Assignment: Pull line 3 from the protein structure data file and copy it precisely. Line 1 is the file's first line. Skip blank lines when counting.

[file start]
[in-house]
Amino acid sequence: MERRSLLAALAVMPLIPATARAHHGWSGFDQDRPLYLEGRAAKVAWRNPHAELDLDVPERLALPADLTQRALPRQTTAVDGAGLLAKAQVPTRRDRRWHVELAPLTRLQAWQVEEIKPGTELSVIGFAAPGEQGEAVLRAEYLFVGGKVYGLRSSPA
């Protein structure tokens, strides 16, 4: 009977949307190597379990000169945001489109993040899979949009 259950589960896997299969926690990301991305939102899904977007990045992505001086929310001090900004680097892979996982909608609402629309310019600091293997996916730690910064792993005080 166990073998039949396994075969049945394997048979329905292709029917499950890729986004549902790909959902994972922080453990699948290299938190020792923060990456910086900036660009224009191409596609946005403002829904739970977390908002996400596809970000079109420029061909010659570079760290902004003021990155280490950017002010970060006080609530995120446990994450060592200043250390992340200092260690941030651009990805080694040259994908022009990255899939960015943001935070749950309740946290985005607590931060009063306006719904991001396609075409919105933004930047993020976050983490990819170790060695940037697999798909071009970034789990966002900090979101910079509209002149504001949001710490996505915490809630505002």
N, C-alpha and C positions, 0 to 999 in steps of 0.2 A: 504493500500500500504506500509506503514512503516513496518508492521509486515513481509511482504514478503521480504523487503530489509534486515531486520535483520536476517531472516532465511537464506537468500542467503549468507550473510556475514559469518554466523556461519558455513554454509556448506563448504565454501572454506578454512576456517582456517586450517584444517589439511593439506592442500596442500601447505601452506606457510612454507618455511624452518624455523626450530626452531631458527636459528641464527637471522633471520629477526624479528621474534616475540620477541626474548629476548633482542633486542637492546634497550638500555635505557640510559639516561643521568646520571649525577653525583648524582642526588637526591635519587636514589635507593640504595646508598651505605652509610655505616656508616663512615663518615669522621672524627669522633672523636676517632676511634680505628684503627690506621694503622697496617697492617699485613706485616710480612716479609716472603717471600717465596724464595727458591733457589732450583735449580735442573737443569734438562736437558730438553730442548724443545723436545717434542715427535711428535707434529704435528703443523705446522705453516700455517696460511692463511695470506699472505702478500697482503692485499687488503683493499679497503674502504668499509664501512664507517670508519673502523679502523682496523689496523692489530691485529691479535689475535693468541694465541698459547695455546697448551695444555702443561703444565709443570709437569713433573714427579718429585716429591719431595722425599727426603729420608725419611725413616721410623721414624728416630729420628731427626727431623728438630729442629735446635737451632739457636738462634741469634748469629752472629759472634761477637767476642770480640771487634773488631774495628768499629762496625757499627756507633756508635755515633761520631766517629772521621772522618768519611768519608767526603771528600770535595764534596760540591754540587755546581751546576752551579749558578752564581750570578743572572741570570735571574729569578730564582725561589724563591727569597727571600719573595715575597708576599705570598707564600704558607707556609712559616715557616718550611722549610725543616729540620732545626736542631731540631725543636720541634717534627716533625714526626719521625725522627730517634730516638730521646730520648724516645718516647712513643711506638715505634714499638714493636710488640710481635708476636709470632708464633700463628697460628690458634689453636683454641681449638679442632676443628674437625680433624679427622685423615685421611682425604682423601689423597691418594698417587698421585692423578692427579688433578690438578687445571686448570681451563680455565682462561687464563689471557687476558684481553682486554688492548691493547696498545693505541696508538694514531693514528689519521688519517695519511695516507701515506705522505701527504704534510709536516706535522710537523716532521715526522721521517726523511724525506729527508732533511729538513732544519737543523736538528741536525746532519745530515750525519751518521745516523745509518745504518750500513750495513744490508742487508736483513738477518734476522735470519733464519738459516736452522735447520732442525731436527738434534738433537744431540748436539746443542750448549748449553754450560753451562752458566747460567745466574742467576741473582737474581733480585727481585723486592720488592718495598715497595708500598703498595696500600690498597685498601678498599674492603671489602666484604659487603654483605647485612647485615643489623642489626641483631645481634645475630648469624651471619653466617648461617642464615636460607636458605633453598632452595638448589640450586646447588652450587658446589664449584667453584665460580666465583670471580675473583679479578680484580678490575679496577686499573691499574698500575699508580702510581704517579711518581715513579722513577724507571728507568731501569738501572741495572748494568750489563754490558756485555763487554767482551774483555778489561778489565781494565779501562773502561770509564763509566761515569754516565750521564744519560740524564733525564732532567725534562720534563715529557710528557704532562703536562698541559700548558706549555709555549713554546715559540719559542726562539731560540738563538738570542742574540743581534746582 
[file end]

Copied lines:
């Protein structure tokens, strides 16, 4: 009977949307190597379990000169945001489109993040899979949009 259950589960896997299969926690990301991305939102899904977007990045992505001086929310001090900004680097892979996982909608609402629309310019600091293997996916730690910064792993005080 166990073998039949396994075969049945394997048979329905292709029917499950890729986004549902790909959902994972922080453990699948290299938190020792923060990456910086900036660009224009191409596609946005403002829904739970977390908002996400596809970000079109420029061909010659570079760290902004003021990155280490950017002010970060006080609530995120446990994450060592200043250390992340200092260690941030651009990805080694040259994908022009990255899939960015943001935070749950309740946290985005607590931060009063306006719904991001396609075409919105933004930047993020976050983490990819170790060695940037697999798909071009970034789990966002900090979101910079509209002149504001949001710490996505915490809630505002």